|Publication number||US635796 A|
|Publication date||Oct 31, 1899|
|Filing date||Mar 7, 1898|
|Priority date||Mar 7, 1898|
|Publication number||US 635796 A, US 635796A, US-A-635796, US635796 A, US635796A|
|Original Assignee||Isaac Moore|
|Export Citation||BiBTeX, EndNote, RefMan|
|Referenced by (2), Classifications (1)|
|External Links: USPTO, USPTO Assignment, Espacenet|
Patented Oct. 3|, I899. I. MOORE.
MANIFOLDING SALES BOOK.
(Application filad Mar. 7, 1898.)
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P TENT ISAAO MOORE, OF TORONTO, CANADA.
SPECIFICATION forming part of Letters Patent No. 635,796, dated October 31, 1899.
Application filed March 7, 1898i Serial No. 672,909. (No model.)
To all whom it may concern.-
Be it known that I, ISAAC MOORE, manufacturer, of the city of Toronto, in the county of York, in the Province of Ontario, Canada, have invented certain new and useful Improvements in Duplicating Check-Books, of which the following is a specification.
My invention relates to improvements in duplicating check-books; and the object of the invention is to design a simple means in connection with the carbon-leaf holder whereby. all the leaves of a stubless book or book comprising all originals and duplicates or triplicates may be held securely in place until the last leaf is used; and it consists, essentially, of a carbon-leaf holder supported on arms in the cover and provided with a depending spike, whichis designed to pass through several of the leaves at the head ends, so that the leaves are securely retained in position during the continuous use of the book, the carbon-leaf holder and spike being springheld in position, as hereinafter more particularly explained.
Figure 1 is a perspective View of a duplicating check-book and cover, showing my improvements. Fig. 2 is a longitudinal section through the book. Fig. 3 is a detail of the carbon-holder, showing the location of the retaining-spike. Fig. 4. is a detail of an alternative form of holding the carbon-leaf holder in position. Fig. 5 is a longitudinal section through Fig. 4. Fig. 6 is a perspective view of another alternative form.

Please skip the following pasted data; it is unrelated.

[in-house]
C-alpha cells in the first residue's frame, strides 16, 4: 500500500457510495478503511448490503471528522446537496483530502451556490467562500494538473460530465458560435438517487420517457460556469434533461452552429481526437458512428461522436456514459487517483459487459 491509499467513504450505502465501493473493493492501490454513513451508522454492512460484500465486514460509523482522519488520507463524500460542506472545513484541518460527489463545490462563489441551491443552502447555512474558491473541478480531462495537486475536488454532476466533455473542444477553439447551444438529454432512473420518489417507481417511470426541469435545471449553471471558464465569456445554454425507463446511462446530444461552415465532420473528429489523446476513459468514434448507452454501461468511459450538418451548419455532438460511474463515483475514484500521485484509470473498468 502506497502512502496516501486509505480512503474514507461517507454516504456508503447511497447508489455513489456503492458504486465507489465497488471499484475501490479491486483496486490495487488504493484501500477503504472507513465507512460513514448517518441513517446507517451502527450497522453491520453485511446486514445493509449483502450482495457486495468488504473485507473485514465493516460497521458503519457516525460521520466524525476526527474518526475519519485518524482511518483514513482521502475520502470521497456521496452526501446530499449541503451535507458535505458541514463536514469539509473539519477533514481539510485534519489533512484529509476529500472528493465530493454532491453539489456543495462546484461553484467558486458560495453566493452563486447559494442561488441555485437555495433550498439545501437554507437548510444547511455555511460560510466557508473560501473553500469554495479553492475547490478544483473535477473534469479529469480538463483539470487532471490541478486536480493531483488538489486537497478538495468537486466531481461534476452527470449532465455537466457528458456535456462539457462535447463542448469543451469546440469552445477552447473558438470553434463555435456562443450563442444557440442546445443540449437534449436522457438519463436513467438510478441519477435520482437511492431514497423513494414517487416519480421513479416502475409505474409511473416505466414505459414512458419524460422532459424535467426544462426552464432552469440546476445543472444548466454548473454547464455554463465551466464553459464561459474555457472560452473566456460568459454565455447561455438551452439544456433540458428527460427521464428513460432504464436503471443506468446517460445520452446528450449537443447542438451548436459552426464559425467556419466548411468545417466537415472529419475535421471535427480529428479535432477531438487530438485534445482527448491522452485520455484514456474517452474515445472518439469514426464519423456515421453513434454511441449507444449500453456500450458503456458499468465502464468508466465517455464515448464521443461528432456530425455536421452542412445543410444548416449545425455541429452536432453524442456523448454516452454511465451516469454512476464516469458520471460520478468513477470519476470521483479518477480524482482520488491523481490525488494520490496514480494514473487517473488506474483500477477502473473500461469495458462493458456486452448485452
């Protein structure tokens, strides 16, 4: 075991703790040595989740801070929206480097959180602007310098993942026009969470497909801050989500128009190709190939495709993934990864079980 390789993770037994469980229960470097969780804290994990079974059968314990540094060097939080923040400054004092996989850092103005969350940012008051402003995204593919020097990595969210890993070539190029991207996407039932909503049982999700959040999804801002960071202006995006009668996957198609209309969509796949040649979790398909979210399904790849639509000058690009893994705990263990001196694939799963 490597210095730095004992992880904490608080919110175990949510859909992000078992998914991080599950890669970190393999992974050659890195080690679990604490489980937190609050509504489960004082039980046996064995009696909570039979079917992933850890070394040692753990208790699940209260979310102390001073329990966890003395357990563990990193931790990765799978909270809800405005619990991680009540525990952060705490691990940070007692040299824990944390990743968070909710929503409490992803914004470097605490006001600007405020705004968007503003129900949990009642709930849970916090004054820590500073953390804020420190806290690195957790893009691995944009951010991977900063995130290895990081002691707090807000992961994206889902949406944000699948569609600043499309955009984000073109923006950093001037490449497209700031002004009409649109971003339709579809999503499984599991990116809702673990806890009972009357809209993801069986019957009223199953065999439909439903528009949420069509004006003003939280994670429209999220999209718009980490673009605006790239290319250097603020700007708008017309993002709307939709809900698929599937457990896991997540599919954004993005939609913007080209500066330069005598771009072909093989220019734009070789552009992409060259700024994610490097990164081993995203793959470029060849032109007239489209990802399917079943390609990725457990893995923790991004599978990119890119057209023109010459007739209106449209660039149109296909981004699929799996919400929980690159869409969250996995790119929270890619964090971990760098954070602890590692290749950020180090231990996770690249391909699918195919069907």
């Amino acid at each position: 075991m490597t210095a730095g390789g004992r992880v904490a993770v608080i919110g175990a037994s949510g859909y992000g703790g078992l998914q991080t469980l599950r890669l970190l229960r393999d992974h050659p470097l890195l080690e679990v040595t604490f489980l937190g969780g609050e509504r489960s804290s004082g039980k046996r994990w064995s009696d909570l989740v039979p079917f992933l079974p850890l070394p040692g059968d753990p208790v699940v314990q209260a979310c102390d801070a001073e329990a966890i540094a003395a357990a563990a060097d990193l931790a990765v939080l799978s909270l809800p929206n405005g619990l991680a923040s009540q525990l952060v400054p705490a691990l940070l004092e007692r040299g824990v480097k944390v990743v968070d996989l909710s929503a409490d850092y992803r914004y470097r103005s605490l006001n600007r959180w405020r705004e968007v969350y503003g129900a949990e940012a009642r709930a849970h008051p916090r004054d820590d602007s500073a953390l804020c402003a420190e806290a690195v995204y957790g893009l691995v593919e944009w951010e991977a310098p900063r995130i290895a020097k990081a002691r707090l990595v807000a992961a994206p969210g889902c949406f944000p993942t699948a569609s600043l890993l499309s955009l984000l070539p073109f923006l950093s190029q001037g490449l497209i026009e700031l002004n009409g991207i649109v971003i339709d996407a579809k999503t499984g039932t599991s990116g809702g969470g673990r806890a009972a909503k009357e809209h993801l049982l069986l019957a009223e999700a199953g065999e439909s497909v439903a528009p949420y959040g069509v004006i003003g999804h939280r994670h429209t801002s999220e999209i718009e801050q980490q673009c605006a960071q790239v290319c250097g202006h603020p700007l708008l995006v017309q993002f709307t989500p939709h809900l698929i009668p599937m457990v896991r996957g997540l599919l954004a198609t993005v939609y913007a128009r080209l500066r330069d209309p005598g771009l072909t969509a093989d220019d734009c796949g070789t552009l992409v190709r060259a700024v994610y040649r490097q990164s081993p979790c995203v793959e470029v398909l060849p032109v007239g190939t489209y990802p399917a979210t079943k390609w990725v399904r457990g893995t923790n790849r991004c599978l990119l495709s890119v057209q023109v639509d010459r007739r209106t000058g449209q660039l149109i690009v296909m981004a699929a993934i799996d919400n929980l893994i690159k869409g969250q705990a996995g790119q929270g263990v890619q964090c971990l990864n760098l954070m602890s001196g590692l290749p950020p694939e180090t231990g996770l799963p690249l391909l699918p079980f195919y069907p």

In the drawings like letters and numerals of reference indicate corresponding parts in each figure.
A is the cover of the book, and A a portion of the cover upon which my device is attached.
B B are two side bars having bent ends pivotally held in eyesb near the center of the cover. The free ends of the bars B B are onlarged and have connected to them the carbon-leaf holder, which consists of the fiat bar 0, provided with a rib c, soldered or otherwise secured to the enlarged ends of the bars B B.
O is a flap provided with depending flanges c. The flap 0 is pivoted on pins 0 in the enlarged ends of the side bars B B. When swung, the flanges c are designed to fit over the rib c and grasp the carbon leaf 2, which is placed over the rib, and this securely holds such carbon leaf in position.
a is an opening through which depends a spike D, secured in the rib c, and having a bent pointed end (I.